Tuesday 23rd of July 2024
The Arts

Jeremy Houghton

Contemporary British artist Jeremy Houghton creates artworks that depict the dynamic world. He paints journeys, sport and adventure to explore the essence of motion, favouring themes of light, space, transience and change.

Houghton’s new exhibition, at The Osborne Studio Gallery, London SW1 (October 26th to November 4th 2016) showcases his paintings from his residency at Goodwood, where for the past year he has ventured throughout the glorious estate capturing both sporting and rural life at the spectacular ancestral home of the Duke of Richmond.

Jeremy Houghton

horse-three Jeremy Houghton

How would you describe your style and work?

With my art I depict the dynamic world – I paint transience and change, journeys, sport and adventure. I don’t specifically paint people or places; I try to visually tell their stories.

So for a new-comer to my work they would see paintings where white overpowers and bedazzles a lot of the detail. To portray motion on a flat static canvas you have to eliminate detail. When things move at speed the human eye registers very little other than simplified shape and form.

I have furthered this ‘process of elimination’ by also using a limited palette; by reducing the amount of colour a new-comer would also see distinctive monochromatic tones, making my paintings allude to old fashioned photographs and negatives, which combined with my themes, provoke playful questions of time and content.

Jeremy Houghton

Where do you usually draw inspiration from?

I have always lived in the countryside, so the rural way of life is a constant source of inspiration. I am also interested in human relationships with nature, and how people have harnessed its power for both survival and pleasure.

The great British sense of adventure is another example of man wanting to challenge and experience the sublime. So incredible journeys and past times which have an adrenaline fuelled heritage, and the places that push human endeavour to the limits are all inspiring territory.

Do you have a favourite medium? And why that particular kind?

I enjoy working and experimenting with all mediums. I think the role of an artist is similar to that of a sportsman – you must challenge yourself, ask new questions, try new techniques and leave your comfort zones. I am fortunate in that I have always been able to draw well, so my paintings have good structure and composition irrespective of medium and the level of realism.

With that said, if I had to choose one medium I would go for watercolour, purely because it is the medium of travel and adventure. You can carry some watercolours, paper and a brush in your pocket wherever you go, so like no other medium it can capture aspects of a journey that camera and video often can’t.

 

early-morning-gallops Jeremy Houghton final-furlong-at-goodwood

Jeremy Houghton

Why use negative space?

I don’t really see it as ‘negative space’. You cannot have movement without space so this concept is crucial to the understanding of my work.

Often in my paintings light and space become one, allowing the viewer to engage with it; I prefer to think of my paintings as short poems which encourage interpretation, rather than long essays which give all the answers.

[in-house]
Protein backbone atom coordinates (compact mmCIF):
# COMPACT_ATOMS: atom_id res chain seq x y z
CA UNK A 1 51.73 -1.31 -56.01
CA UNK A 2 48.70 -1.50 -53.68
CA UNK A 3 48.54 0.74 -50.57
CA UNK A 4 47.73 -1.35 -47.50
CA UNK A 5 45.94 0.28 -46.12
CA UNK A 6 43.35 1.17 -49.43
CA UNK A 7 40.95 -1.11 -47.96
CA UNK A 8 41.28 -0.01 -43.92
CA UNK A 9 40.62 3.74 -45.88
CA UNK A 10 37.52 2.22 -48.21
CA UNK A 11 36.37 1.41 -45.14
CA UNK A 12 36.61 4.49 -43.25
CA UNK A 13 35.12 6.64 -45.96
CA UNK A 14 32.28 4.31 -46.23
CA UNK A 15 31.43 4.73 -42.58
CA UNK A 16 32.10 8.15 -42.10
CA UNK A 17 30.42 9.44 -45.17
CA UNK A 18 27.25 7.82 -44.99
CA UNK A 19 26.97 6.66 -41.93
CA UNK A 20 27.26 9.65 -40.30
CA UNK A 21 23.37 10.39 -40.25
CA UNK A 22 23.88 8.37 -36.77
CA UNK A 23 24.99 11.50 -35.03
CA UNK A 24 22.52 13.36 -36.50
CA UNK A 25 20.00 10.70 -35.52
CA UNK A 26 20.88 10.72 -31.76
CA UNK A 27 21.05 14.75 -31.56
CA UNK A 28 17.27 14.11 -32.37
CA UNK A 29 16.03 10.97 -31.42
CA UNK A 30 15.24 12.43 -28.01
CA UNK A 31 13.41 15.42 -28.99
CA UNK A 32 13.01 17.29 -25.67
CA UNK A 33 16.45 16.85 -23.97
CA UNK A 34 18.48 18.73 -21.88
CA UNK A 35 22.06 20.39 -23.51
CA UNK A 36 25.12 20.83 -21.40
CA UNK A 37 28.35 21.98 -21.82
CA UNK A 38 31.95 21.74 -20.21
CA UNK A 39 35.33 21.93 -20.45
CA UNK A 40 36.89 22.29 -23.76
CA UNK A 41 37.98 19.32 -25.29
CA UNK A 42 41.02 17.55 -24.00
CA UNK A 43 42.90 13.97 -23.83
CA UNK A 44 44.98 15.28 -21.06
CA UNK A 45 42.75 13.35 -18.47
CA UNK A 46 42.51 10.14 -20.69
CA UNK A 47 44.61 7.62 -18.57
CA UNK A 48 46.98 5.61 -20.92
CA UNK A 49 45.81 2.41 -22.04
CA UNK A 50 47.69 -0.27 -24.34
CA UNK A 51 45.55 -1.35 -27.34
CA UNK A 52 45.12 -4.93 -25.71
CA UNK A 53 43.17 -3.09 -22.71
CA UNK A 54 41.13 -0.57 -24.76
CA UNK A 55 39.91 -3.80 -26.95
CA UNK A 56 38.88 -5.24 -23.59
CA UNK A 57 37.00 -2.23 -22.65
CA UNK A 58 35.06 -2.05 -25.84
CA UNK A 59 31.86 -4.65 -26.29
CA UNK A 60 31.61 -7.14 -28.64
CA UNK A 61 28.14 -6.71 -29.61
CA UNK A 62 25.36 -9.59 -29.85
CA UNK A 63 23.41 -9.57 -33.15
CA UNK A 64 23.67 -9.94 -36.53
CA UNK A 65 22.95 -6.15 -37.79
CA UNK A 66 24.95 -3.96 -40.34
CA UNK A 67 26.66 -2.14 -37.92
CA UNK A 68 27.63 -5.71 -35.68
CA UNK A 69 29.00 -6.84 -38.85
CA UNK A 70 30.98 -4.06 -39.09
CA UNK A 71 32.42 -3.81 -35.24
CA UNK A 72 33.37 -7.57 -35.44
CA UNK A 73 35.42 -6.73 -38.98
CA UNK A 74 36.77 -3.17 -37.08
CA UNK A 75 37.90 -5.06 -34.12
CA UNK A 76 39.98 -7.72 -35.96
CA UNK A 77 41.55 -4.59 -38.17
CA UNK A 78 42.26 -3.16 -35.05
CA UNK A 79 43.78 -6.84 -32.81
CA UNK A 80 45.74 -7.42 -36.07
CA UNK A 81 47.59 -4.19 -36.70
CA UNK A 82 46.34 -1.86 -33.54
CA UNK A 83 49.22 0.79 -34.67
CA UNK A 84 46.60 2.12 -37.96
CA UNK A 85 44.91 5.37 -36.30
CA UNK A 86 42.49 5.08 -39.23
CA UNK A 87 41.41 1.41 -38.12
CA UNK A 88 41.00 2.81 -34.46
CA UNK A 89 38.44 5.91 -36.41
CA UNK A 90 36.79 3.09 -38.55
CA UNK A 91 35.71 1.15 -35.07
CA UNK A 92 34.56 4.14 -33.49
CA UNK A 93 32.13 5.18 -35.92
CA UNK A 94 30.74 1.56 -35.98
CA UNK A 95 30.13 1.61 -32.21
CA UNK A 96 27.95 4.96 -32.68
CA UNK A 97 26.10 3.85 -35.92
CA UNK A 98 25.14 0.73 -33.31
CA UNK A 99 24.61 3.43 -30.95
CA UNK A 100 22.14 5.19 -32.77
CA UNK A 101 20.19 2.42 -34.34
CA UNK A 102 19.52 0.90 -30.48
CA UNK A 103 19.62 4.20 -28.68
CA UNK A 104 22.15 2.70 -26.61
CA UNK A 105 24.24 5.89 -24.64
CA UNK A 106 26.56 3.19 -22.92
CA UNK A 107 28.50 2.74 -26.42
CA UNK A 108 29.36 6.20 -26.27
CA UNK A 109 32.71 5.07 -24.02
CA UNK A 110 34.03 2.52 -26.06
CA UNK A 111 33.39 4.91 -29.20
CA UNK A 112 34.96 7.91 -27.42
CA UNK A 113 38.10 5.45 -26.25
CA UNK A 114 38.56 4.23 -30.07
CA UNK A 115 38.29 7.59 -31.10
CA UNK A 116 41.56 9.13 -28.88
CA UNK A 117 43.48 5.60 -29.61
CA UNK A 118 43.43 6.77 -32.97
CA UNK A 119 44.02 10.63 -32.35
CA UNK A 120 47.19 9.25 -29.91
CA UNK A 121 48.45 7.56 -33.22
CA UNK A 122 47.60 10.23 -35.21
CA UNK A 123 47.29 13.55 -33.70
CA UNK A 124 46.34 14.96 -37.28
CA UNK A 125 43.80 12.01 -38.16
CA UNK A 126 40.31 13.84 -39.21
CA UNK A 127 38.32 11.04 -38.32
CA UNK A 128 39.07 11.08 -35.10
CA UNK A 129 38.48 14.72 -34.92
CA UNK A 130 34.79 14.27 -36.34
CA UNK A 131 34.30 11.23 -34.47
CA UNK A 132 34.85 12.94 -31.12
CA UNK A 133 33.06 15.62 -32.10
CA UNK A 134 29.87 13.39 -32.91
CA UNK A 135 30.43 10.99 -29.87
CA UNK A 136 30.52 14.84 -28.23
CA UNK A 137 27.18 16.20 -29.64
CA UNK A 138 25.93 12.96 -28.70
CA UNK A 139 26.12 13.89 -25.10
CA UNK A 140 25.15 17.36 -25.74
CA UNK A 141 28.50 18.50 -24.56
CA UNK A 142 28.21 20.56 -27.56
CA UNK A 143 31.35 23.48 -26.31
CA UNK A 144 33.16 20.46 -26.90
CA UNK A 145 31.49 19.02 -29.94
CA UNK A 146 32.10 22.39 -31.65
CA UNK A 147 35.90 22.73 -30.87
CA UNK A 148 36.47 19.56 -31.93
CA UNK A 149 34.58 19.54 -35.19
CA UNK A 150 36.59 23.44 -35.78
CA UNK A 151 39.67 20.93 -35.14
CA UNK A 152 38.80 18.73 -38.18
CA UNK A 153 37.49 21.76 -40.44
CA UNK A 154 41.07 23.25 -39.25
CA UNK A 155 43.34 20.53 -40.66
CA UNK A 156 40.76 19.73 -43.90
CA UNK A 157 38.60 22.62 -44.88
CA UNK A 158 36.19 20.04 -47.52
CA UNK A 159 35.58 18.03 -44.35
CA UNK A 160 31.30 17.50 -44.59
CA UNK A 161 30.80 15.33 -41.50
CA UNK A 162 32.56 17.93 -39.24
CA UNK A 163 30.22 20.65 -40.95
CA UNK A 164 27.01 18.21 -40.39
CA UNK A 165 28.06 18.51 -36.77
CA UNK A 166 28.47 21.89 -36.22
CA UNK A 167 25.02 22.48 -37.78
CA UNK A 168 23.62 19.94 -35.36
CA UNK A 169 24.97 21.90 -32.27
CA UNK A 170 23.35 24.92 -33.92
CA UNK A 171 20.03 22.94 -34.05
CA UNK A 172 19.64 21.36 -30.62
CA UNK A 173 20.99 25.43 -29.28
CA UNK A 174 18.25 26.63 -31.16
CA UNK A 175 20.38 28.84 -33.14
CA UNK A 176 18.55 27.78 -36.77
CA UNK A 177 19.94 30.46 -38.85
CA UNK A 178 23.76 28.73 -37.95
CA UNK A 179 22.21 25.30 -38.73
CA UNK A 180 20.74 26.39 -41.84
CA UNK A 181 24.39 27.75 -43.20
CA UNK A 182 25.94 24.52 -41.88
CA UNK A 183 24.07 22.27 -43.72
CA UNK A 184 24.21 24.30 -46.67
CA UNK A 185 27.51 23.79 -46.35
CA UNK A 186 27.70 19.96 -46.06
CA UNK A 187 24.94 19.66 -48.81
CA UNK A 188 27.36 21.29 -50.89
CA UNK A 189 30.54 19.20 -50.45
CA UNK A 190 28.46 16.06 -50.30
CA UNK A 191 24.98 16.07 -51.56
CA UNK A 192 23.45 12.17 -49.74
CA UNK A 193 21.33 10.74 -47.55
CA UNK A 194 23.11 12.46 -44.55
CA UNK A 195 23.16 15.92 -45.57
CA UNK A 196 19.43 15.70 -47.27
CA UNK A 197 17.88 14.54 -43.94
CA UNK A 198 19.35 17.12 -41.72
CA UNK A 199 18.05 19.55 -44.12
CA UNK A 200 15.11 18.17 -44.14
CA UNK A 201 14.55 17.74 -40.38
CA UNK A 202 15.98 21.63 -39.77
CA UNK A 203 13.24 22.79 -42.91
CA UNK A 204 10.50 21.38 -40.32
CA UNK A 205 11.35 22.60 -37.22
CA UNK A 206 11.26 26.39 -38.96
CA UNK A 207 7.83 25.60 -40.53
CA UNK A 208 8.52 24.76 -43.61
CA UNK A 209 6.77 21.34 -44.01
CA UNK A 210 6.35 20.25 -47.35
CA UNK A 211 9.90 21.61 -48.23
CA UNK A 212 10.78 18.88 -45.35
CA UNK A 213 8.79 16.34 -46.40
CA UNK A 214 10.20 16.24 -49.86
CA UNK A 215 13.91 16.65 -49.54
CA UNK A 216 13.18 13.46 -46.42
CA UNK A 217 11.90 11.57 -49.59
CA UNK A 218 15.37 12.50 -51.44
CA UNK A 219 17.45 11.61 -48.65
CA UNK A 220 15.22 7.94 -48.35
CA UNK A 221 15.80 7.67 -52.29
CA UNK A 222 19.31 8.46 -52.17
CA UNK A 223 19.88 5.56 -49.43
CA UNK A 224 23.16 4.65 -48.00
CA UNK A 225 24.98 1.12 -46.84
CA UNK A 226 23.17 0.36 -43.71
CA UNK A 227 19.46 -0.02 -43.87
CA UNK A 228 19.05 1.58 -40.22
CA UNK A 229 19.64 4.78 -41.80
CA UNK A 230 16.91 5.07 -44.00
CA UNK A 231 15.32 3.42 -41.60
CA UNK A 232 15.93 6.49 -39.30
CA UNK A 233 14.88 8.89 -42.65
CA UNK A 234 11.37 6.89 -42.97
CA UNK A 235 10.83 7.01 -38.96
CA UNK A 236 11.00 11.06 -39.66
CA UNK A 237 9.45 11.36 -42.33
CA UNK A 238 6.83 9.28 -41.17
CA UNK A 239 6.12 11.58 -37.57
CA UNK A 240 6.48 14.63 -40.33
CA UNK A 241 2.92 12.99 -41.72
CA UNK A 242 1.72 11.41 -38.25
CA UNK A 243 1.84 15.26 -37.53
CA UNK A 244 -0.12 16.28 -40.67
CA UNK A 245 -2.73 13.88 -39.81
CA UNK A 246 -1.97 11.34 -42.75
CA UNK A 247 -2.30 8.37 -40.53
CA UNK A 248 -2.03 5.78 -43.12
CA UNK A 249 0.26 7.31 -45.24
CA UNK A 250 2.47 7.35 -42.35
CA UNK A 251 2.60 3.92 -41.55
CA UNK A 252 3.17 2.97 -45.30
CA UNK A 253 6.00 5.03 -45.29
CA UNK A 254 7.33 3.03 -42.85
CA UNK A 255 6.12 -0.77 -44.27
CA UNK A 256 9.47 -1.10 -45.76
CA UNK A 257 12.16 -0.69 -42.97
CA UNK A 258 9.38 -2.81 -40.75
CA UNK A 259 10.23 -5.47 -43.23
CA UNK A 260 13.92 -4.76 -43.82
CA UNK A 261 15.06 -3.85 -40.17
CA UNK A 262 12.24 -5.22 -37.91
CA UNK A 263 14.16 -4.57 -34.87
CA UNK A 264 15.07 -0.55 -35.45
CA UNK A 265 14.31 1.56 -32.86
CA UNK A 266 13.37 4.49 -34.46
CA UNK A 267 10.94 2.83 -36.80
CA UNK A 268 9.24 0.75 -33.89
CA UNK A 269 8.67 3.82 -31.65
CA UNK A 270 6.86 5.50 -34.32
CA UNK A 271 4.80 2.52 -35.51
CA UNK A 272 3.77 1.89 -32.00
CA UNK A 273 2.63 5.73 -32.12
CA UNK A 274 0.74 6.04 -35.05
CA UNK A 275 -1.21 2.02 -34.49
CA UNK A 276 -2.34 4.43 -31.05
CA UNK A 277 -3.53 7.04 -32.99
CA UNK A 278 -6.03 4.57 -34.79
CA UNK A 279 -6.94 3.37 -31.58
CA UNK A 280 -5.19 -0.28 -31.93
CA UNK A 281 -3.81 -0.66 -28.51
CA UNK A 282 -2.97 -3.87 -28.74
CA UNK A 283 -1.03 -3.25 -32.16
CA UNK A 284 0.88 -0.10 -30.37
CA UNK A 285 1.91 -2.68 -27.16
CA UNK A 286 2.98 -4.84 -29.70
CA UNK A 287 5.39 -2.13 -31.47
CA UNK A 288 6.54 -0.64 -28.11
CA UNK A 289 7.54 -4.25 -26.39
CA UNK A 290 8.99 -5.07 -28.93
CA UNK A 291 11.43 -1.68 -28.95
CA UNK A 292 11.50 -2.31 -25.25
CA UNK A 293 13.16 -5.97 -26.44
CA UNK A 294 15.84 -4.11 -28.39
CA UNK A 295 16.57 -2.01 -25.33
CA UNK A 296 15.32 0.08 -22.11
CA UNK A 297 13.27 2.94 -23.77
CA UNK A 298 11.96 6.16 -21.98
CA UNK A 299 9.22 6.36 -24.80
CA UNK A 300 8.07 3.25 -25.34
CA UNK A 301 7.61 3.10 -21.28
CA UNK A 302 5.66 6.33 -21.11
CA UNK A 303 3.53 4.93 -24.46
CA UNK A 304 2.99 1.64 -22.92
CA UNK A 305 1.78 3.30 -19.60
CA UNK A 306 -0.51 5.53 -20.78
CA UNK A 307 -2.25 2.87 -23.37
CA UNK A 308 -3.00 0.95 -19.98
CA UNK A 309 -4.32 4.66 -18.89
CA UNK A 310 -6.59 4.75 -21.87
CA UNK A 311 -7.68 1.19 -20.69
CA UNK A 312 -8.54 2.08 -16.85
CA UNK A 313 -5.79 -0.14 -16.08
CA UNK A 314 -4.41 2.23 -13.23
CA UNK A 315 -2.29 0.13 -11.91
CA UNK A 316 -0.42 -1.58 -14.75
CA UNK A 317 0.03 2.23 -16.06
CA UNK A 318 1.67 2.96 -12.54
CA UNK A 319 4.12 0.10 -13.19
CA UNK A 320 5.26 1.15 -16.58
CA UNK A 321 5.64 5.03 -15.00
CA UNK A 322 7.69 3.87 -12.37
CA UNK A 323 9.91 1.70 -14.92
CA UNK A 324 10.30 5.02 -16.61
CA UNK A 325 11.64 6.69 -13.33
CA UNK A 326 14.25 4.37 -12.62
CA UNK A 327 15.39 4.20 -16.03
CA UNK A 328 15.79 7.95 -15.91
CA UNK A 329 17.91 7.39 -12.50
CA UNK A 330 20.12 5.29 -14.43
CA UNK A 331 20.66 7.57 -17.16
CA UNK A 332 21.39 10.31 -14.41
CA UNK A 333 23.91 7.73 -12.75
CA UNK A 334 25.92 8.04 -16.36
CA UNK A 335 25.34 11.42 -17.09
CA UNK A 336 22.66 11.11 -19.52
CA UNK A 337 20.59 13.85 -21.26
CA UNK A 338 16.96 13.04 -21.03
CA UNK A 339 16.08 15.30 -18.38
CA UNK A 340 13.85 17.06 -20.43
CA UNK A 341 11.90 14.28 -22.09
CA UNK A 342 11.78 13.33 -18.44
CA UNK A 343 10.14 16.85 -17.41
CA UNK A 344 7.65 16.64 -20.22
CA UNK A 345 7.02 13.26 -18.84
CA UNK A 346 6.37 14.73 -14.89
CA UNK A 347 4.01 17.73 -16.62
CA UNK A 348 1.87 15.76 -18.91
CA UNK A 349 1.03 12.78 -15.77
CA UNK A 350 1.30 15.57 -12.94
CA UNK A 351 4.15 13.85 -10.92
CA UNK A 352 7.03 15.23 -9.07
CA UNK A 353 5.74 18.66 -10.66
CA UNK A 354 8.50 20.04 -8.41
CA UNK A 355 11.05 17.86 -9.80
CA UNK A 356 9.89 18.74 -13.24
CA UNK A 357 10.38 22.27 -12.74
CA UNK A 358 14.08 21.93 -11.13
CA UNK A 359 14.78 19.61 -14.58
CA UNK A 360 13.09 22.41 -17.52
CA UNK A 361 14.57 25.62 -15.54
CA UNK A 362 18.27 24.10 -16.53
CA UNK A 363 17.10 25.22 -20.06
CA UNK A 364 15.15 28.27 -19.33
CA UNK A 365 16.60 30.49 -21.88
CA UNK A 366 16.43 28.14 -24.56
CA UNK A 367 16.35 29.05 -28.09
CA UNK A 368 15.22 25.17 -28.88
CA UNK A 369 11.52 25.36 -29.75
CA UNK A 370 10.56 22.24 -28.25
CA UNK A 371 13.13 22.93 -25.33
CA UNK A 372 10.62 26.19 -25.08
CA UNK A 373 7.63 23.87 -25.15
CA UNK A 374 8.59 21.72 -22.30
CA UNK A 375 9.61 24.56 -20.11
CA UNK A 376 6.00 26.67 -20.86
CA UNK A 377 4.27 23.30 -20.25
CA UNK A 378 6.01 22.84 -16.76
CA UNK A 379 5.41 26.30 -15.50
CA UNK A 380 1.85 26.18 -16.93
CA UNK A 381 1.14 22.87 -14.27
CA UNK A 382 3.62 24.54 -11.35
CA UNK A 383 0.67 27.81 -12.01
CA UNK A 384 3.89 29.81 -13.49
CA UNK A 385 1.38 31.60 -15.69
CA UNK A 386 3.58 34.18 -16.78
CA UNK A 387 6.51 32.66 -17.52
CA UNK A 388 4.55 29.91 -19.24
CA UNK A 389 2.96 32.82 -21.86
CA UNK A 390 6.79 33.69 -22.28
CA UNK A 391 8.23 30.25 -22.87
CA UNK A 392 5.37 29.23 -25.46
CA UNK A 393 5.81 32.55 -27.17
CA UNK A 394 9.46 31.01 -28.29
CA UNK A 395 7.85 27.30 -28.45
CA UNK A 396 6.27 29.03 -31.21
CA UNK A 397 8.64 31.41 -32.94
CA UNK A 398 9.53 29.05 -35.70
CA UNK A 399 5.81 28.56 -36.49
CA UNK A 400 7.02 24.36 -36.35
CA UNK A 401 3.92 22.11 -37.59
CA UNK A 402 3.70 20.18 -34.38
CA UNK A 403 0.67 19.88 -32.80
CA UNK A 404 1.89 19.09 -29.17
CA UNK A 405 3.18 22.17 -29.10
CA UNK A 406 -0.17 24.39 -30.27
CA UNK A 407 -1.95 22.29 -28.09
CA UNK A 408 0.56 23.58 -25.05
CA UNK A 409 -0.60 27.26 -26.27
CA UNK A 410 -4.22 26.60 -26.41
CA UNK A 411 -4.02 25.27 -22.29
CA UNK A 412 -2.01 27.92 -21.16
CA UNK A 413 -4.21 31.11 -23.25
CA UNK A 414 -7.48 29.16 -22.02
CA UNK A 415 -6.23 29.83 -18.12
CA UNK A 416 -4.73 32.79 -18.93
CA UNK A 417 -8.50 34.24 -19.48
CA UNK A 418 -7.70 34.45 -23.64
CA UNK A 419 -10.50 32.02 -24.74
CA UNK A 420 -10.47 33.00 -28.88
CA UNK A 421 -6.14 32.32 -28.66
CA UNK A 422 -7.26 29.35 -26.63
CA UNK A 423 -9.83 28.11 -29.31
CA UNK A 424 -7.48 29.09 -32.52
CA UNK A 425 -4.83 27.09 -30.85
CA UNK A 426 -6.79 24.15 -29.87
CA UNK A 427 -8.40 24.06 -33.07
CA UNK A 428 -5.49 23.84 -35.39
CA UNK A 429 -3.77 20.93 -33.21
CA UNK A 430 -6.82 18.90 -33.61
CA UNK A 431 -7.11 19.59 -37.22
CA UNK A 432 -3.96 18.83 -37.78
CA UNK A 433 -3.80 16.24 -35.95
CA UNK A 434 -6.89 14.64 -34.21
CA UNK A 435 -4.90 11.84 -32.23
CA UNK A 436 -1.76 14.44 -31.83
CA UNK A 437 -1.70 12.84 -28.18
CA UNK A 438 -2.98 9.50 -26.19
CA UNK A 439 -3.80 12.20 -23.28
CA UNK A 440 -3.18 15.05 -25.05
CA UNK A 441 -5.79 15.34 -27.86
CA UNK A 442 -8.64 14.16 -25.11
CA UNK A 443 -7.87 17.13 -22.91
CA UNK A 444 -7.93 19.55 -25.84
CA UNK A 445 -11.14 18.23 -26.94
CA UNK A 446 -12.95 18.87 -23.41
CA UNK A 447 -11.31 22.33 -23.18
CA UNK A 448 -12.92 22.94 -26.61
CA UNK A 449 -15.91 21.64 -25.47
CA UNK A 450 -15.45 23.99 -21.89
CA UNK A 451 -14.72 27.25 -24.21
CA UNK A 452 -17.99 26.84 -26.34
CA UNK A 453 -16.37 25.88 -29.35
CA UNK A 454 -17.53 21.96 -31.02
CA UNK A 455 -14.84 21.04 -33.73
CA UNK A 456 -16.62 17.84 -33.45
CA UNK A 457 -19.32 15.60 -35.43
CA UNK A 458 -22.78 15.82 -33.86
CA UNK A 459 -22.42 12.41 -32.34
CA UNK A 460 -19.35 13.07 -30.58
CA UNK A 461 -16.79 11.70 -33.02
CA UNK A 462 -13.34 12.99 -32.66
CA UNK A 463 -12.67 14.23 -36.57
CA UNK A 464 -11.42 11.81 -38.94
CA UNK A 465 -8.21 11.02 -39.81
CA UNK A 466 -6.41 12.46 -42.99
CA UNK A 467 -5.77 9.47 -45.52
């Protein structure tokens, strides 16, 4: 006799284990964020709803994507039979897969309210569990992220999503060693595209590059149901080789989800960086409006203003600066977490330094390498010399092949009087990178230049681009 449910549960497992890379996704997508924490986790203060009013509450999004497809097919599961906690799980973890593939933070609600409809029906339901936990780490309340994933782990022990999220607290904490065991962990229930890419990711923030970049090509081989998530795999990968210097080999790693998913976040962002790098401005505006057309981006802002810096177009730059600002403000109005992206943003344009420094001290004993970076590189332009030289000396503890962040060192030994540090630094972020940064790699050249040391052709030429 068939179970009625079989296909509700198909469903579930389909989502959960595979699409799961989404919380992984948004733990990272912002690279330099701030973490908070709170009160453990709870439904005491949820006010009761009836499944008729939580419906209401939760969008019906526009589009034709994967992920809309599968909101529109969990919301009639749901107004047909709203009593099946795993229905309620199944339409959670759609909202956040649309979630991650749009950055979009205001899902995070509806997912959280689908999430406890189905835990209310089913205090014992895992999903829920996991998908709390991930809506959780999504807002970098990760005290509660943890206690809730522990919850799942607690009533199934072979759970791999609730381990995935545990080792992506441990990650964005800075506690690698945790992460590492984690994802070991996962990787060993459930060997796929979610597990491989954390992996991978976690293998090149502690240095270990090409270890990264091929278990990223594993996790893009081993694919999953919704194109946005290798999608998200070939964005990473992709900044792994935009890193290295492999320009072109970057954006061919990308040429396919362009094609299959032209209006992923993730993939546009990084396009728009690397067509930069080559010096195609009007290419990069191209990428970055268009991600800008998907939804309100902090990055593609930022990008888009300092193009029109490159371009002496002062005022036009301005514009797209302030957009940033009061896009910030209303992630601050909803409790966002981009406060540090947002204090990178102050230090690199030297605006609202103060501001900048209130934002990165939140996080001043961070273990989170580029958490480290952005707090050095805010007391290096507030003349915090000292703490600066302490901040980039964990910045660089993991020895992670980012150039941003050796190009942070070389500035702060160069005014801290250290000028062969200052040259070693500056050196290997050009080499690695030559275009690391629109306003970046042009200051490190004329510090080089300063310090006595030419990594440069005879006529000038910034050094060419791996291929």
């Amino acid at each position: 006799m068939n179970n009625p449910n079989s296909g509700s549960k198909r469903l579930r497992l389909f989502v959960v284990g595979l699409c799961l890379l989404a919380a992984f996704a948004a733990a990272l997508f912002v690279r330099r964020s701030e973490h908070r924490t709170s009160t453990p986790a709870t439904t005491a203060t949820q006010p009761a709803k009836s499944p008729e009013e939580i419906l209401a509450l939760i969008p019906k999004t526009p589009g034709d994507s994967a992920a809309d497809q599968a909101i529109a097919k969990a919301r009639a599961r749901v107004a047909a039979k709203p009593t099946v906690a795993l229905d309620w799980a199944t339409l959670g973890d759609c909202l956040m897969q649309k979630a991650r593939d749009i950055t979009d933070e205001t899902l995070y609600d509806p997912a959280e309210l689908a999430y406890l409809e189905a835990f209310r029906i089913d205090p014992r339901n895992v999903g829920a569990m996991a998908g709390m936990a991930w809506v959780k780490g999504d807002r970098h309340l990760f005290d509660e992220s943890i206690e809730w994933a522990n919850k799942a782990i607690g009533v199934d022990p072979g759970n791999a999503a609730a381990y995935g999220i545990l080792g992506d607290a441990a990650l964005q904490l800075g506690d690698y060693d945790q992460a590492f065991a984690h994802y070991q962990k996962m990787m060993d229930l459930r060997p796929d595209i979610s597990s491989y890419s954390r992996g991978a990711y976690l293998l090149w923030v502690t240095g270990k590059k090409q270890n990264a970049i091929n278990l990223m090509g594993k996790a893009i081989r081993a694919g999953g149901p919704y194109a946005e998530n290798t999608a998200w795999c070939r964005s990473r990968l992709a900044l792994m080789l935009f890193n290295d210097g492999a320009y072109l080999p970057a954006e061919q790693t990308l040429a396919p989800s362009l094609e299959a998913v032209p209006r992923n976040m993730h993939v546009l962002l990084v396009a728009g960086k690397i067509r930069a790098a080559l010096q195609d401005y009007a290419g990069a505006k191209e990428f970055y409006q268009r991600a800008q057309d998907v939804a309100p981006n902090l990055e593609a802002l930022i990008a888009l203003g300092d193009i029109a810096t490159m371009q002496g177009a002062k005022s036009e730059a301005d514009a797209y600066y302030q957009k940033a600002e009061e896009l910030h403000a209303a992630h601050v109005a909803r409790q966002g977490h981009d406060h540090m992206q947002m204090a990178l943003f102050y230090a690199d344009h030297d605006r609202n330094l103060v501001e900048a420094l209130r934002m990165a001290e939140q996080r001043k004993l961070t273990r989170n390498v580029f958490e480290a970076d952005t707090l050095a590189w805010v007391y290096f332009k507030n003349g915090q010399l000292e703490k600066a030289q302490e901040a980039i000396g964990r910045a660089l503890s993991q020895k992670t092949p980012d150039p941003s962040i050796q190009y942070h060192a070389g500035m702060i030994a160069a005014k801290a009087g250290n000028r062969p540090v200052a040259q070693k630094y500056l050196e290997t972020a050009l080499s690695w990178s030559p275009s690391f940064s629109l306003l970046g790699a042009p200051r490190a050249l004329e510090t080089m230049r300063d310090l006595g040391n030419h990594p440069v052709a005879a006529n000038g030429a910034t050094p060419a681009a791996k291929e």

Here’s how I answered a similar question for my retrospective at the Ashmolean museum:

‘The Eastern consciousness of place acknowledges and respects the concept of space, pause or interval with the word ‘ma’. This could be between musical notes, brush strokes, or, even, footsteps. It is when the silence can be heard. It is the emptiness that touches the edges.

It is not regarded possible to make: only when the walls and chimes have been created can ma exist, to consequently provoke its awareness. While pictorially it may be seen, at face-value, as negative space, the intense feeling of ma is a much greater enhanced vision of what exists within the form.’

How do you create a painting that uses negative space, you almost have to think of the painting in reverse?

I paint the ‘liminal’ space between objects. Technically I suppose this is seeing in the reverse, but as I have always painted space rather than form I don’t see this as extraordinary. I’m actually interested in the points and lines of intersection where the opposing shapes touch and create edges – these provide the sparks in my paintings.

I also like physically positioning myself on the edge where one can be simultaneously subjective and objective. So when I’m working ‘in residence’ I try to find the threshold of the inner sanctum, where there’s an air of suspense created when the perception meets the reality.

 

horse-one Jeremy Houghton nothing-in-it Jeremy Houghton

2017 Confirmed as the resident artist for the Wimbledon Championships next Summer.

2017 Artist in Residence for Ben Ainslie Racing (America’s Cup)

2016 Official Artist for the America’s Cup

2016 Official Artist for the James Hunt F1 40th Anniversary

Official Artist for the North Pole Race Against Time

2015 Artist in Residence at Goodwood for Lord March

2014 Artist in Residence at Windsor Castle for HM The Queen

2013 Artist in Residence at Highgrove for HRH The Prince of Wales

Tour Artist for the Aston Martin Centenary Tour

2012 Official BT artist for the London 2012 Olympic Games

‘Best Sporting Artist’ S.E.A.

www.jeremyhoughton.co.uk

Jeremy Houghton: October 26th 2016 to November 5th 2016 at The Osborne Studio Gallery, 2 Motcomb Street, London, SW1X 8JU

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